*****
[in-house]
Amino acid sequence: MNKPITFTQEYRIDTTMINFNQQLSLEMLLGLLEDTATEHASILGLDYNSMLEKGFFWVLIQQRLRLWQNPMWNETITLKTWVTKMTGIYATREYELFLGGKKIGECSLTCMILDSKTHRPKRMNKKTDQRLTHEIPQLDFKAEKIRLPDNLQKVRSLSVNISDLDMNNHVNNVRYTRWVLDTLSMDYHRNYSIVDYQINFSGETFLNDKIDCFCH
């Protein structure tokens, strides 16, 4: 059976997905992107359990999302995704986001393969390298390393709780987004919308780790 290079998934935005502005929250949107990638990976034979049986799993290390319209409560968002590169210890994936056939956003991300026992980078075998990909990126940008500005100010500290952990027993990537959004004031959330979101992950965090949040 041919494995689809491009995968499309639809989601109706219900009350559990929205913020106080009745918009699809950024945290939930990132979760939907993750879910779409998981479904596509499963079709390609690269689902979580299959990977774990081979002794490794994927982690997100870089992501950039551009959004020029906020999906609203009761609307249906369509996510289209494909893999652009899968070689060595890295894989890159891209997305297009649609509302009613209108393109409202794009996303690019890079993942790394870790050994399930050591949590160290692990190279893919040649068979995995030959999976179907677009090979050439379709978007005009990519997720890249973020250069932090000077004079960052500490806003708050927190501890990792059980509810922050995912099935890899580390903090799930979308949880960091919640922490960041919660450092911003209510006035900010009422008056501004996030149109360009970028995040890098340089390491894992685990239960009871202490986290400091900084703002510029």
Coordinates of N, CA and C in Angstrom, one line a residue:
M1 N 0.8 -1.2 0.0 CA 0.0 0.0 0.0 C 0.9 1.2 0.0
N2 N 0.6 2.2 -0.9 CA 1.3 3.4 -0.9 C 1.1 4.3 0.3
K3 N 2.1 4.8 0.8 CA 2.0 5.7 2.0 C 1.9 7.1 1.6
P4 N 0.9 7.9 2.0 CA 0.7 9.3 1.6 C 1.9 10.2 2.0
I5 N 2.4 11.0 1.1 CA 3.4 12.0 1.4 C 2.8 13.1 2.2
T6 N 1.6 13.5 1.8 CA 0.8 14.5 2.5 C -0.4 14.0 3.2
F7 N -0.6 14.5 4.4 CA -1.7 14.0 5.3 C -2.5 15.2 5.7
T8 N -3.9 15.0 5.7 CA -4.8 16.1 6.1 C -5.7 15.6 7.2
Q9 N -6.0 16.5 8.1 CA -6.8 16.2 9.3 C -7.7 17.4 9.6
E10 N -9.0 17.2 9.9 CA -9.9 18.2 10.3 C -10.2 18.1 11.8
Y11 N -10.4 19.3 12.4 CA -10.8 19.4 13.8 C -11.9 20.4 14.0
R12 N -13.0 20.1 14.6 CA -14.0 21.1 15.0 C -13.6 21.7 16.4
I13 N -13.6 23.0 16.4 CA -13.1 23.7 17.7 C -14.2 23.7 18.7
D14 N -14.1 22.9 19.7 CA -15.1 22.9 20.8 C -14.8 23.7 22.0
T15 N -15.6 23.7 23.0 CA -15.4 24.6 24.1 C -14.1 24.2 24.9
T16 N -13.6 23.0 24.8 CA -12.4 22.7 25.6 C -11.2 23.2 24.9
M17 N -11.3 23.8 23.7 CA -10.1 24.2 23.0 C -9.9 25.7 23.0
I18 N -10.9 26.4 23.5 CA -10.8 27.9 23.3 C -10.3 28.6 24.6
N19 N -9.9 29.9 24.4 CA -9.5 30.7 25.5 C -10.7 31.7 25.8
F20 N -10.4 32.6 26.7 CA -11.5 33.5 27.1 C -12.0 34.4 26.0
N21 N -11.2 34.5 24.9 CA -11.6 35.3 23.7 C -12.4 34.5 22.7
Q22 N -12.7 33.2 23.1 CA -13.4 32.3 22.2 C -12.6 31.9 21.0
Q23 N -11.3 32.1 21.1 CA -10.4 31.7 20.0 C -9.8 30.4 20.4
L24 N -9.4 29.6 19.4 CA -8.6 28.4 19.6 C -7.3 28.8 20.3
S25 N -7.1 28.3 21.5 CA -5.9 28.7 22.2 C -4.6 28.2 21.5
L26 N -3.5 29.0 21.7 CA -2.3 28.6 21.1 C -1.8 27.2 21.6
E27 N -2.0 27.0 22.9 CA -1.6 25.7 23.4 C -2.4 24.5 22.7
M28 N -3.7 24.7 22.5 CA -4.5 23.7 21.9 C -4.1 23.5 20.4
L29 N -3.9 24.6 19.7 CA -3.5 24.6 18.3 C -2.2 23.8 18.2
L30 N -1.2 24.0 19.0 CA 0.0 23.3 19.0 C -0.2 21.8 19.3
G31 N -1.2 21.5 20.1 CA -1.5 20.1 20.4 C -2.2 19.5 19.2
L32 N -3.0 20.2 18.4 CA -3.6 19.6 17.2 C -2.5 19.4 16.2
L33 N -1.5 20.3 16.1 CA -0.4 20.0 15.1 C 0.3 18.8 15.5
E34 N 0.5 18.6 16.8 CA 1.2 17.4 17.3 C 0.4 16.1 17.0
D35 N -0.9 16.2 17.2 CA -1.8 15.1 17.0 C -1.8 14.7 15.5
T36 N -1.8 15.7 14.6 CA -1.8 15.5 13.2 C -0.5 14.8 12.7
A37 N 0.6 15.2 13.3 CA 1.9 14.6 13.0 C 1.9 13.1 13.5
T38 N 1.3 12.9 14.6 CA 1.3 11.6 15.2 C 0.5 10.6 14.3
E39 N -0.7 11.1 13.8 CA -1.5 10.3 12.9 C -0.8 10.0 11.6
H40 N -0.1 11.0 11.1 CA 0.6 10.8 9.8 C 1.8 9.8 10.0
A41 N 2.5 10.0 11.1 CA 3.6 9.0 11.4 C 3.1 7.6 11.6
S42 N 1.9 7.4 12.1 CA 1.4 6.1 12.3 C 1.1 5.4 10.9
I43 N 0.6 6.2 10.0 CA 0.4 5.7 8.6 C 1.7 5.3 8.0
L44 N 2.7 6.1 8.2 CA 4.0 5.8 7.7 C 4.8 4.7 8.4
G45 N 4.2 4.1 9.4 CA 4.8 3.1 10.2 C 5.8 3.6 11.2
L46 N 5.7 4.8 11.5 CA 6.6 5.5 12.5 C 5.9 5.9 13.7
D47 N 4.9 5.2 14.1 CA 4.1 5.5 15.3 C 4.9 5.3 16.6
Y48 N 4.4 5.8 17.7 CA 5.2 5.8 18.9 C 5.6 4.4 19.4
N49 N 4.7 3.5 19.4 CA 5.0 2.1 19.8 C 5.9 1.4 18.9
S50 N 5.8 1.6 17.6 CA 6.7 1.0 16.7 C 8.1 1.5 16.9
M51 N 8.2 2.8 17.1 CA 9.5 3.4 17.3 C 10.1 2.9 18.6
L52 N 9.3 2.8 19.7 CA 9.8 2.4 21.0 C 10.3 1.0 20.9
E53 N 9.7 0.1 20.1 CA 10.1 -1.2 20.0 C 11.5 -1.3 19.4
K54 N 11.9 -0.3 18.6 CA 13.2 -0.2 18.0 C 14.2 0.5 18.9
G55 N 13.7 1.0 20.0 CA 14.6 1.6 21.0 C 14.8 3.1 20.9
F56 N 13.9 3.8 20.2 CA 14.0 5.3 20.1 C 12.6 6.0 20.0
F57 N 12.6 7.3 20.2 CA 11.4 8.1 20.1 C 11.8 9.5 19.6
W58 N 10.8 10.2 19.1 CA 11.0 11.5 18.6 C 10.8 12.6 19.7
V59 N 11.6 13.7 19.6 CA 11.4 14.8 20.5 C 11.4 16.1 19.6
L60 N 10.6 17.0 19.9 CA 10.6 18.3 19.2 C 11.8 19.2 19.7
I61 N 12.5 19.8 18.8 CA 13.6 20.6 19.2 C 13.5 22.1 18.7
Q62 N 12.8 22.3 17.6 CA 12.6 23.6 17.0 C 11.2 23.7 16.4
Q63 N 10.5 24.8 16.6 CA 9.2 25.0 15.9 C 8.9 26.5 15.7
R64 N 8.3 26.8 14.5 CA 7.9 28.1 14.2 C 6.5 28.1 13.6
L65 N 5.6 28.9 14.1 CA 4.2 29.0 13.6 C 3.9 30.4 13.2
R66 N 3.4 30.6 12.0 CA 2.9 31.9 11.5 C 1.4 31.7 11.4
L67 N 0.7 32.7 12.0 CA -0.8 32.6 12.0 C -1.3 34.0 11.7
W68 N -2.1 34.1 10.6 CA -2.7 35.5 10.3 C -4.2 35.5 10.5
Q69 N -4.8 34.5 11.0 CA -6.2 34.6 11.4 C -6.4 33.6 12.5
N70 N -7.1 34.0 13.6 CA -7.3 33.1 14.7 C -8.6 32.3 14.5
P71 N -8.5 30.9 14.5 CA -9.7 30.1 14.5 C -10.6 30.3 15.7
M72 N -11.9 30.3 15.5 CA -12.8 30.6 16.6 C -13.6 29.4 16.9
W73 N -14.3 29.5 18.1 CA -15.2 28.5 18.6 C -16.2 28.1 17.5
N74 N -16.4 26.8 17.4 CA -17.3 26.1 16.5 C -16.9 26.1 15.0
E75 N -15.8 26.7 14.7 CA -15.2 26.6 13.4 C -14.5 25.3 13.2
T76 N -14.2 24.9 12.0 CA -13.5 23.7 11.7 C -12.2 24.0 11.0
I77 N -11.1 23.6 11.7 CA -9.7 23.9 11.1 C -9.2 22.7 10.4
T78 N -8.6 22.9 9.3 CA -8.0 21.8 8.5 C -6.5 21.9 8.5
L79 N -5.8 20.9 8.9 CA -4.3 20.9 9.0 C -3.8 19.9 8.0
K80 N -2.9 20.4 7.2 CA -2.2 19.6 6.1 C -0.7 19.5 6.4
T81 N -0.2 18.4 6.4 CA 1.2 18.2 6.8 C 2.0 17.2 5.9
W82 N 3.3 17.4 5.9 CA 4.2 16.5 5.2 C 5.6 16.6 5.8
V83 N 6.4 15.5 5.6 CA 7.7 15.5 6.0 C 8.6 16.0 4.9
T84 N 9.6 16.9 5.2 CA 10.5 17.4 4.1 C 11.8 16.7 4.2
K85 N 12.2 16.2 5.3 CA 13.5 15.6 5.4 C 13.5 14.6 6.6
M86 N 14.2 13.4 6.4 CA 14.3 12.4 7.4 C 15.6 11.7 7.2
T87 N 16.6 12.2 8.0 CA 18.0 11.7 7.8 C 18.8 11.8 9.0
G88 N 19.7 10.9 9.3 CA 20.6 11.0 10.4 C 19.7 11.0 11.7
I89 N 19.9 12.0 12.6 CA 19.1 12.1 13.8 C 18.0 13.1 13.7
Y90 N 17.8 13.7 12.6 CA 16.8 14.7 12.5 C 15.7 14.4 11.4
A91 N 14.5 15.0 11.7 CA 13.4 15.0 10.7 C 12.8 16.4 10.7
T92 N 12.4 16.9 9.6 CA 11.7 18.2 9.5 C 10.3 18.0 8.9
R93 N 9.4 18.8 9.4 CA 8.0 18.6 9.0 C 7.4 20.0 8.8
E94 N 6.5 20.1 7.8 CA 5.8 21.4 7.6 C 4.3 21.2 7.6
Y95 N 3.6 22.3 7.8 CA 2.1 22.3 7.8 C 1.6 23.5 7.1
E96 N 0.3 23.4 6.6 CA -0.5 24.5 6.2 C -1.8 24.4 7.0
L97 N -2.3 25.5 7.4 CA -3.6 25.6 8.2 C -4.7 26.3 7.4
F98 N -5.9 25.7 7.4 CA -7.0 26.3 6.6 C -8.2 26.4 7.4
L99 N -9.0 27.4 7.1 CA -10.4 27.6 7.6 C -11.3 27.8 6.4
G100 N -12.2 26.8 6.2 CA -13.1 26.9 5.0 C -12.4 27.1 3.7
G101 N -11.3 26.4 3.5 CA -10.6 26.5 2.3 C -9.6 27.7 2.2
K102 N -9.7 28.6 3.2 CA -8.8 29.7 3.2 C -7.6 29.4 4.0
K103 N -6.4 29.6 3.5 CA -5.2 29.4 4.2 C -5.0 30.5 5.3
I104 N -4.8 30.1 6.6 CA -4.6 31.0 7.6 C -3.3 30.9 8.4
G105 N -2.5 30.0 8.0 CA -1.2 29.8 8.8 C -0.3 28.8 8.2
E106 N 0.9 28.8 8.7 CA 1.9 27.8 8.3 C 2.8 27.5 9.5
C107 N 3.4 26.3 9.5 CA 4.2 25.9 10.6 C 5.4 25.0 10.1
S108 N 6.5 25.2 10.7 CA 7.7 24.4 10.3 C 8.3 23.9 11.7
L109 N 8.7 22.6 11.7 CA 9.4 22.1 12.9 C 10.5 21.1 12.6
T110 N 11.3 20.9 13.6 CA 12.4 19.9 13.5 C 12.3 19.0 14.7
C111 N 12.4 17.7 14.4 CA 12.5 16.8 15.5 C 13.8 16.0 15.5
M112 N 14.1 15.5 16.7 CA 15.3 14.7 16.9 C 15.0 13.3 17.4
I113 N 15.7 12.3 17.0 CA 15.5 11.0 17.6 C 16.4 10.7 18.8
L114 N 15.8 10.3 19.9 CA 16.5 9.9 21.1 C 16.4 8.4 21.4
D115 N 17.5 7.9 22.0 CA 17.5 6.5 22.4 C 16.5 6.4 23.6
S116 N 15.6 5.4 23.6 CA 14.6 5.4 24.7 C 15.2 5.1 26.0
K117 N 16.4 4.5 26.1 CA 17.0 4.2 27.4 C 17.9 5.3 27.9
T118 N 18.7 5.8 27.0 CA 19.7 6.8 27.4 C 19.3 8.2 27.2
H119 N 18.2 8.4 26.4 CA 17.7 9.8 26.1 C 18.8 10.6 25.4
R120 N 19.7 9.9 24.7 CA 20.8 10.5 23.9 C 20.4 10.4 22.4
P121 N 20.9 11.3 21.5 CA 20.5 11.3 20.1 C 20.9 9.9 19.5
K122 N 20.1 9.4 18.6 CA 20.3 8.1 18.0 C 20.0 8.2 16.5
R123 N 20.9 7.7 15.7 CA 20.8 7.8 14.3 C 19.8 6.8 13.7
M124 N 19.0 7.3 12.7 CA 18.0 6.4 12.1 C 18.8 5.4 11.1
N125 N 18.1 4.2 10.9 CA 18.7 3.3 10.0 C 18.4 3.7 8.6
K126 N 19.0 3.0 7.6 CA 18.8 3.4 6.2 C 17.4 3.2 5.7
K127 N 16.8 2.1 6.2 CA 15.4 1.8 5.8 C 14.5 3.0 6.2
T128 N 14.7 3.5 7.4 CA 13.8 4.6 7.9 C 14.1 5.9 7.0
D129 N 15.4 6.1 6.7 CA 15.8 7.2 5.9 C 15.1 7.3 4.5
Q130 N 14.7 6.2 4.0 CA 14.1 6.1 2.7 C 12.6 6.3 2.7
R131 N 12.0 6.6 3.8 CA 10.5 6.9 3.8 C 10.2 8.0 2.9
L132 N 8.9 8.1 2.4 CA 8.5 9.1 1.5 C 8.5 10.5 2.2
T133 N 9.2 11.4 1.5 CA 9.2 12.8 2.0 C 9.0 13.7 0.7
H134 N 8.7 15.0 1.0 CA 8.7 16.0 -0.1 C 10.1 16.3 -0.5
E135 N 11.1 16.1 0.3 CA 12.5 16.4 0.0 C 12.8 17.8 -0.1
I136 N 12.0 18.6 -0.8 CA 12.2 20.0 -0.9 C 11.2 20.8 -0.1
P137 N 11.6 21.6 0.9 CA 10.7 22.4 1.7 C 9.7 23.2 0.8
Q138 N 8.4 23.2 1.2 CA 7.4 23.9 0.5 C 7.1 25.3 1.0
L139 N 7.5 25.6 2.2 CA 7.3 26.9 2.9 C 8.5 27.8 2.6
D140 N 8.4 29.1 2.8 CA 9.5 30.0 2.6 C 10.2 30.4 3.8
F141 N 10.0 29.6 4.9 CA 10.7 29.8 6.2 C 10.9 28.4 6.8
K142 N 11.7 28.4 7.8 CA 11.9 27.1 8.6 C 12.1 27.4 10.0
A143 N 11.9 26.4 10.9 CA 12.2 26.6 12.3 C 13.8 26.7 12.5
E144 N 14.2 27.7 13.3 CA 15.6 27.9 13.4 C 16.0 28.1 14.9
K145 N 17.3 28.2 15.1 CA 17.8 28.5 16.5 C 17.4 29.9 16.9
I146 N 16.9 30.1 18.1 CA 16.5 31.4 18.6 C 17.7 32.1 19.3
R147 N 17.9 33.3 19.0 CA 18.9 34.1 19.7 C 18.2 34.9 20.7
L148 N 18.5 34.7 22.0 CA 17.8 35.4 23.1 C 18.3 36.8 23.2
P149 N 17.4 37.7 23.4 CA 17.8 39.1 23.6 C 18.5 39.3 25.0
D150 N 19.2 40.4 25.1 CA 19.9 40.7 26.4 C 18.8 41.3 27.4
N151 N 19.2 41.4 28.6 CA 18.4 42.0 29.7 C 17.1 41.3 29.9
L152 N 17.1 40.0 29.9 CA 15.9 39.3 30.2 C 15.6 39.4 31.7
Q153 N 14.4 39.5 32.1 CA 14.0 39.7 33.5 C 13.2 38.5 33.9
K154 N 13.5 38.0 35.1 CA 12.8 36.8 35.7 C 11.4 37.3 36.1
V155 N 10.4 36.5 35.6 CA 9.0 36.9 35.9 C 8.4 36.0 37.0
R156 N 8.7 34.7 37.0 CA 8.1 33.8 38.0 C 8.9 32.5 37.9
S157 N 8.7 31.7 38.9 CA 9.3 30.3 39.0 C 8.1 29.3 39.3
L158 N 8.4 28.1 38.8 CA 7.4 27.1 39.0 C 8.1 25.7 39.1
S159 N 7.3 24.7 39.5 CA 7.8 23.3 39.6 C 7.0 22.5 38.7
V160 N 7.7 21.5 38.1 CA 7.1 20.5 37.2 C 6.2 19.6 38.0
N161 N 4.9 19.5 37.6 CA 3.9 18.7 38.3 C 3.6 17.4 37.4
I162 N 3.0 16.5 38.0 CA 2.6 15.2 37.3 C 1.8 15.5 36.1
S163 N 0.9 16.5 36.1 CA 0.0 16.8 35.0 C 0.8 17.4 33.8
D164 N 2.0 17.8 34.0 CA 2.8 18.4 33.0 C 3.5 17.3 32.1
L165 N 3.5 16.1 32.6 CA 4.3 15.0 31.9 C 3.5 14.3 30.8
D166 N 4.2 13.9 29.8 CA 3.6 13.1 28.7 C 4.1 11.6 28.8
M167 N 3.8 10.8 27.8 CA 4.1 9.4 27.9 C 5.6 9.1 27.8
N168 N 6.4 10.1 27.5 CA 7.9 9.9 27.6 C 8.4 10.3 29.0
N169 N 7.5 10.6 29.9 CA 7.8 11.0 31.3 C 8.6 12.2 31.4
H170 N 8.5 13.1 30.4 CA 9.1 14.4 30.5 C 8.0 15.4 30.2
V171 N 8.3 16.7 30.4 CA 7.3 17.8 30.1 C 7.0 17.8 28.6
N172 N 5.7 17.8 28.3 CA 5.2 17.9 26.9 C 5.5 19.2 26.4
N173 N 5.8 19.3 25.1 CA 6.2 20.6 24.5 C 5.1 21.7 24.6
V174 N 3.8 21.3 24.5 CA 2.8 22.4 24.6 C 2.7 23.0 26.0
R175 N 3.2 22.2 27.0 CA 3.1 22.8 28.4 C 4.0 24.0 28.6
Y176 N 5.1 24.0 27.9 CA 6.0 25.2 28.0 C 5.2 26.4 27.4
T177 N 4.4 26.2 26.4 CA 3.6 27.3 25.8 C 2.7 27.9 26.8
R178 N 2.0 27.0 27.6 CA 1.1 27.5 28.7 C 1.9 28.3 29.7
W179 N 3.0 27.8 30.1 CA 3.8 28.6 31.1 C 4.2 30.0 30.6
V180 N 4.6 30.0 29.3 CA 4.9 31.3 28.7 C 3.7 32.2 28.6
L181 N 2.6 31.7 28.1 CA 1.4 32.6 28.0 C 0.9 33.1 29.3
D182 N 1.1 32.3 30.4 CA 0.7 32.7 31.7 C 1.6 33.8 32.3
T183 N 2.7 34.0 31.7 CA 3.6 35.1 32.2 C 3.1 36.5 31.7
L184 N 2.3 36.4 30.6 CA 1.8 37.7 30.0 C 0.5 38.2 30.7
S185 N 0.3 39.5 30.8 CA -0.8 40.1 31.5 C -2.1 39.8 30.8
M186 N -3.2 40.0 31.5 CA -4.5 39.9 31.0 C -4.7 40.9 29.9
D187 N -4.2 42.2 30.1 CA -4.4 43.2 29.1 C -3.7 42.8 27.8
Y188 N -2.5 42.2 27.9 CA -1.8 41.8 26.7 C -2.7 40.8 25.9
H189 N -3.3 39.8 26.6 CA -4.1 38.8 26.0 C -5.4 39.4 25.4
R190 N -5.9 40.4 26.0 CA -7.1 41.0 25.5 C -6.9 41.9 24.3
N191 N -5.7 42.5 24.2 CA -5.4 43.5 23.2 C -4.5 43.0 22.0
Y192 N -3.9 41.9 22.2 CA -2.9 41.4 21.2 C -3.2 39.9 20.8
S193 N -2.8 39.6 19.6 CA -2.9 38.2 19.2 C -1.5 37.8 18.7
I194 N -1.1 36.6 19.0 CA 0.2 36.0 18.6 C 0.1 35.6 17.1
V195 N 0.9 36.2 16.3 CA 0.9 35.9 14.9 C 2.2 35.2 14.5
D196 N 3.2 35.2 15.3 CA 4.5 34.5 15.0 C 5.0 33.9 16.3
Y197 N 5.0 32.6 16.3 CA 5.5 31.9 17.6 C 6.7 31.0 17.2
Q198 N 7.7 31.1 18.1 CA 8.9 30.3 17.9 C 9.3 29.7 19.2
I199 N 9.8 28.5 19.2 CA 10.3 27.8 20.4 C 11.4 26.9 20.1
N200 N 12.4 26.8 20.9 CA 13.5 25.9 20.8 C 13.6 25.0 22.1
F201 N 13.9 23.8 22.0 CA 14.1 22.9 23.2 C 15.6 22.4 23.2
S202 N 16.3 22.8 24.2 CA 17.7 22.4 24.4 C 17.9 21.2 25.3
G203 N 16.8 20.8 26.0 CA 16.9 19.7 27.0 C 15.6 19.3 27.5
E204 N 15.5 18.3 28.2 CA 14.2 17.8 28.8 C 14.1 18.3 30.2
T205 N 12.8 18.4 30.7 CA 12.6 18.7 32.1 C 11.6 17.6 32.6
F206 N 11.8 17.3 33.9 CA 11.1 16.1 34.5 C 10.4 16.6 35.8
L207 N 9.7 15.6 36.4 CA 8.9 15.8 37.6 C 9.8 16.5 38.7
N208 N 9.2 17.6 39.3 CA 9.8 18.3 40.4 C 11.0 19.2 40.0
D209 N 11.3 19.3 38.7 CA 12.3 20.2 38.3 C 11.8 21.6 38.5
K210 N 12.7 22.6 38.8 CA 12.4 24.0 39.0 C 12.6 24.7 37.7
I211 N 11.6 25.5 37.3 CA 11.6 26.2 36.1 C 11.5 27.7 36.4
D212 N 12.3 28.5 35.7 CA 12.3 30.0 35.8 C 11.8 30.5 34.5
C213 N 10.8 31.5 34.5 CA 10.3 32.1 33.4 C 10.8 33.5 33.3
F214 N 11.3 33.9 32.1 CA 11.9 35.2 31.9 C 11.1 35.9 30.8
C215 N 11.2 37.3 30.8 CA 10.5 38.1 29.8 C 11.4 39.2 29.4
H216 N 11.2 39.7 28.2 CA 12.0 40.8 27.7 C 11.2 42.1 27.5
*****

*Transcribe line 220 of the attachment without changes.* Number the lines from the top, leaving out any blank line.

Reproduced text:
H216 N 11.2 39.7 28.2 CA 12.0 40.8 27.7 C 11.2 42.1 27.5